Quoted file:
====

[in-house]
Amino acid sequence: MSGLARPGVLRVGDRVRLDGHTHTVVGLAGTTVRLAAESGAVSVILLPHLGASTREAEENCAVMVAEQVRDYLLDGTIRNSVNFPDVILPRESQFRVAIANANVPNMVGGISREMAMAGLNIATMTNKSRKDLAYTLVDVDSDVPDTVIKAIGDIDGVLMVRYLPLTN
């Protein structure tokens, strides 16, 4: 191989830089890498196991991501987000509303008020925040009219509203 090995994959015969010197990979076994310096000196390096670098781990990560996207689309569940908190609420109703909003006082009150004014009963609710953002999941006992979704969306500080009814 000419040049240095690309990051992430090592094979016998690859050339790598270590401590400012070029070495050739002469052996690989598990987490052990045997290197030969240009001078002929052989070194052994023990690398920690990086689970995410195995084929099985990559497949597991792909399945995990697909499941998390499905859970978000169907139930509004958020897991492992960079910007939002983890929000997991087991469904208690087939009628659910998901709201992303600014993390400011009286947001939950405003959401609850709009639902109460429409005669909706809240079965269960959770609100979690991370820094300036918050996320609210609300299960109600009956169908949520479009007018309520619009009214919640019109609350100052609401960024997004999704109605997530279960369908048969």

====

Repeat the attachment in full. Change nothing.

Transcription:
[in-house]
Amino acid sequence: MSGLARPGVLRVGDRVRLDGHTHTVVGLAGTTVRLAAESGAVSVILLPHLGASTREAEENCAVMVAEQVRDYLLDGTIRNSVNFPDVILPRESQFRVAIANANVPNMVGGISREMAMAGLNIATMTNKSRKDLAYTLVDVDSDVPDTVIKAIGDIDGVLMVRYLPLTN
């Protein structure tokens, strides 16, 4: 191989830089890498196991991501987000509303008020925040009219509203 090995994959015969010197990979076994310096000196390096670098781990990560996207689309569940908190609420109703909003006082009150004014009963609710953002999941006992979704969306500080009814 000419040049240095690309990051992430090592094979016998690859050339790598270590401590400012070029070495050739002469052996690989598990987490052990045997290197030969240009001078002929052989070194052994023990690398920690990086689970995410195995084929099985990559497949597991792909399945995990697909499941998390499905859970978000169907139930509004958020897991492992960079910007939002983890929000997991087991469904208690087939009628659910998901709201992303600014993390400011009286947001939950405003959401609850709009639902109460429409005669909706809240079965269960959770609100979690991370820094300036918050996320609210609300299960109600009956169908949520479009007018309520619009009214919640019109609350100052609401960024997004999704109605997530279960369908048969």